“Keeping and Letting Go,” May 28, 2018

What do you want to keep and what do you want to let go? That’s high on my list of Life’s Hardest and Most Important Questions. I am forever trying to answer it. Especially lately.

Next week, total strangers will bring a truck to our door and haul off everything we own. Except the clothes on our backs, the car we will drive 500 miles to our new home, and as much stuff as we can pack in it.

It’s called moving. Some people, God bless them, do it often. For others, like me, it’s a rare and sobering adventure. In all my adult years (never mind how many) I’ve moved only three times.

My first husband and I moved into our first house with a bed, our clothes and a few wedding gifts. The next day, I went to a resale shop to look for a dining room table. Instead, I bought an old bench that had seen better days as a church pew. It cost $20. When my husband saw it in our empty dining room, he winced and said, “I’ll refinish it.”

“No,” I said, “it tells stories.”

That was a lifetime ago. Over the years, I packed that house to the roof with three children, a few dogs and enough assorted stuff to furnish a subdivision.

Then the kids grew up, we lost their dad to cancer and I began to learn about letting go.

First, I let go of the illusion of being in control. Life isn’t about being in charge of what happens. It’s about being in charge of what we do with it.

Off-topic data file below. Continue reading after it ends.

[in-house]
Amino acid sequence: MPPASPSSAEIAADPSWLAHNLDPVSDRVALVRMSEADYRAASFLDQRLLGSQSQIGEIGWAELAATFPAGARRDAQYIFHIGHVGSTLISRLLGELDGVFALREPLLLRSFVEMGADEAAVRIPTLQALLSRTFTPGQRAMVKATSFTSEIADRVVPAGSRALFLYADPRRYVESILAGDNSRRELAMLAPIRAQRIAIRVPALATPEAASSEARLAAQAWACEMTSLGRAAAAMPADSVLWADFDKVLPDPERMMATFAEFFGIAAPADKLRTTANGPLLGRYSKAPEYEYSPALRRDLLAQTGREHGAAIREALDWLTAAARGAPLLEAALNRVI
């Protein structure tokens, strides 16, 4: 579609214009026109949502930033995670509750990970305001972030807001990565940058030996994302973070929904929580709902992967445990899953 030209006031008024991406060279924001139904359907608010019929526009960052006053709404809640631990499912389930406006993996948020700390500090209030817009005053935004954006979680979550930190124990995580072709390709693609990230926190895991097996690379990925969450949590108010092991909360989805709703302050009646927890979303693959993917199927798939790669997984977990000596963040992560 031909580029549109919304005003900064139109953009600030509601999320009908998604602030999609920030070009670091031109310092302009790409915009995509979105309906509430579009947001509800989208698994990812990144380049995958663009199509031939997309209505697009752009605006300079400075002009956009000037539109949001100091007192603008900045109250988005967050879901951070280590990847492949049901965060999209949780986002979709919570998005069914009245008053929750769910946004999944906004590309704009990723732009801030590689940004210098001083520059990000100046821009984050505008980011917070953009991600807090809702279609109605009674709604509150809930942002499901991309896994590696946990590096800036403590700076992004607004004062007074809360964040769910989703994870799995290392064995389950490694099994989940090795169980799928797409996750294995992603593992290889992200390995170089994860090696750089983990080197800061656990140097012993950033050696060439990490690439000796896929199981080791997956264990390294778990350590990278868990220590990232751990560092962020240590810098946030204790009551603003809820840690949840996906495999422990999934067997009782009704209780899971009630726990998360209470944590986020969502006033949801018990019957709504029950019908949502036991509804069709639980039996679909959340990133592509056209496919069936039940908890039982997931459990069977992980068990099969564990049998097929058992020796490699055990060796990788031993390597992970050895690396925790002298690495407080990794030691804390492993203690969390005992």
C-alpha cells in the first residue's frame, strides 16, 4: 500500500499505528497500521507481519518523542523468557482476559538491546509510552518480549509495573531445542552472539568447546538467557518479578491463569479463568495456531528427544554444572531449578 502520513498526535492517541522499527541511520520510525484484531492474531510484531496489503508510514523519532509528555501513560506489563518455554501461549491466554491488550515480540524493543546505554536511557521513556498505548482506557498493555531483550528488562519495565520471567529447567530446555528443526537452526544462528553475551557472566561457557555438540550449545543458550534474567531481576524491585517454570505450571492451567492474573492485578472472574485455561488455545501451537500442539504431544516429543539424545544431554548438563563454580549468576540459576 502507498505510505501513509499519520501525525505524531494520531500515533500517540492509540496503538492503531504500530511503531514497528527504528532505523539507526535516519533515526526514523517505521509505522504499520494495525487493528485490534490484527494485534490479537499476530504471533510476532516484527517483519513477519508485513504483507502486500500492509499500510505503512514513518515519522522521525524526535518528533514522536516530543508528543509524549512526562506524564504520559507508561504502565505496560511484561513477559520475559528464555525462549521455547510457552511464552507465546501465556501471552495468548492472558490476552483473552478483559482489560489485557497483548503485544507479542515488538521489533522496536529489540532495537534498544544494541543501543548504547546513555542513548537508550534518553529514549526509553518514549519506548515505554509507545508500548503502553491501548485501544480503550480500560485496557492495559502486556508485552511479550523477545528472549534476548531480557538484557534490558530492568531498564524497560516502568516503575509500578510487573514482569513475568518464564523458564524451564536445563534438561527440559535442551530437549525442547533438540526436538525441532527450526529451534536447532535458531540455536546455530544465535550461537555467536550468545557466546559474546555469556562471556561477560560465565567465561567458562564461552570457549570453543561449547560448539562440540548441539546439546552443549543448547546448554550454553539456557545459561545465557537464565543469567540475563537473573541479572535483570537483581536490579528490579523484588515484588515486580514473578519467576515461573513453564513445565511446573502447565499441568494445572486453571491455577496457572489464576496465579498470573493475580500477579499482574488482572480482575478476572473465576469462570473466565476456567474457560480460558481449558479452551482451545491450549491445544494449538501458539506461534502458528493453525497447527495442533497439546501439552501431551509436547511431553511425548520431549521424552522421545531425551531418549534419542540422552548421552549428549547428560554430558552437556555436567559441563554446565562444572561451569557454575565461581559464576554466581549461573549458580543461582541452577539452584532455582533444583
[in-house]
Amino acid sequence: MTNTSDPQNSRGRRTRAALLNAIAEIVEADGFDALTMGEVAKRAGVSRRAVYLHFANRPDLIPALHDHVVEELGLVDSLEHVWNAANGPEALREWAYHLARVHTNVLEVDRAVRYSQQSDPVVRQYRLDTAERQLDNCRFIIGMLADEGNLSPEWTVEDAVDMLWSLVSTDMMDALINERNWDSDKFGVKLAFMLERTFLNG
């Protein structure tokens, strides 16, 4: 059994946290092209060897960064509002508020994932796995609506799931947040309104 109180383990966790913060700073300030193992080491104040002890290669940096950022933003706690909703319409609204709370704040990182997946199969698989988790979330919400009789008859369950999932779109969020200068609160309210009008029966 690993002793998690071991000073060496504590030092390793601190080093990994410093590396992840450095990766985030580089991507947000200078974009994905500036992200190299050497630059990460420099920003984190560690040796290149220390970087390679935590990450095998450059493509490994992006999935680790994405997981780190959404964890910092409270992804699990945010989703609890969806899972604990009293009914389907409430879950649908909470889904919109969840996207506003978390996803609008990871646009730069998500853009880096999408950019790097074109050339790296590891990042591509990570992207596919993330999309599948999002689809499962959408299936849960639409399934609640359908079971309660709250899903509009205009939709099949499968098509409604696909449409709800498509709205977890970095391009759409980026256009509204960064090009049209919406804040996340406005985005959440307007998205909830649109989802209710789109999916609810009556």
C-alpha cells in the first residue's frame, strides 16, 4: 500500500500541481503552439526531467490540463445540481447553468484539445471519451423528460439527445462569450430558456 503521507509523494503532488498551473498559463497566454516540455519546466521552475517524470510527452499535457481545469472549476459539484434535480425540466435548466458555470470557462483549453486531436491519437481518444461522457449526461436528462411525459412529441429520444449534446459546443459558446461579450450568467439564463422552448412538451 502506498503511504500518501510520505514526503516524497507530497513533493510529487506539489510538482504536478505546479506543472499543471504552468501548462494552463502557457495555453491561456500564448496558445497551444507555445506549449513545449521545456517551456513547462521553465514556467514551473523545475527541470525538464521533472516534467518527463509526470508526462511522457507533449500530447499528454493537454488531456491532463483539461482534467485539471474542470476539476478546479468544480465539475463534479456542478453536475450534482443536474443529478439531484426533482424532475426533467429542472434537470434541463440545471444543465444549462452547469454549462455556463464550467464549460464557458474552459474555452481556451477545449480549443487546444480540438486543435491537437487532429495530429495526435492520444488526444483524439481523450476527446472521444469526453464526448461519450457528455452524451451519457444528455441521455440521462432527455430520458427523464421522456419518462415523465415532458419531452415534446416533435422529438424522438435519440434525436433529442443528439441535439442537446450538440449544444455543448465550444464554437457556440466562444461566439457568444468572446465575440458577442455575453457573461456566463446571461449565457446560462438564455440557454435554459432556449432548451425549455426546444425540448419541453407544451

Next, I let go of putting off until “tomorrow” things I care most about: Keeping in touch; saying I love you; being truly and fully aware and alive.

I let go of the kind of people who cling to anger or hatred, and tried instead to surround myself with those who shine with kindness and grace.

Finally, I let go of being alone. And then, when I fell in love, remarried and moved out of state with my new husband, I let go of more stuff than I kept: Clothes I liked, but couldn’t wear again unless I lost 20 pounds. Dishes I never used and never would. Toys my kids loved, but didn’t love enough to take with them when they left.

After that move, I swore I would never again amass meaningless possessions. But 12 years later, here I am, still learning about letting go.

Yesterday, while cleaning out a dresser, I sorted through an old box of keepsakes. Among the many things it held were:
_ A flower-shaped brooch my grandmother wore that is now speckled with rust.
_ A photo of my dad before he left to fight the Nazis in WWII.
_ A toy pistol I was given by my college dormmates to help me “keep order” after they elected me dorm president.
_ A letterman patch presented by a coach (my late husband) and his team in honor of my “contributions” to their winning a championship. (I had washed their sweaty towels.)
_ And a poem by Anonymous: “When I’m dead I hope it’s said, her sins were many, but her columns were read.”

Nothing in that box may mean much to anyone, except me. But keepsakes are treasures for the memories they preserve. We keep them, hold them close and never want to let them go.

That’s why I keep that bench, for its history, the stories it tells me, all the people and moments and happiness it recalls. It’s a keepsake that won’t fit in a box. I’ll ask the movers to take good care of it next week when they move it back into a house where it sat for more than 30 years.

We will all move someday from this world to the next. And we won’t need a truck to do it. We’ll take nothing with us and leave behind a memory of the life we lived, the mistakes we made, and all the love and kindness and grace we tried to show.

That memory might not be a treasure in the eyes of the world.

But maybe, if we’re lucky, someone will keep it and hold it close and never let it go.


  1. Dear Sharon,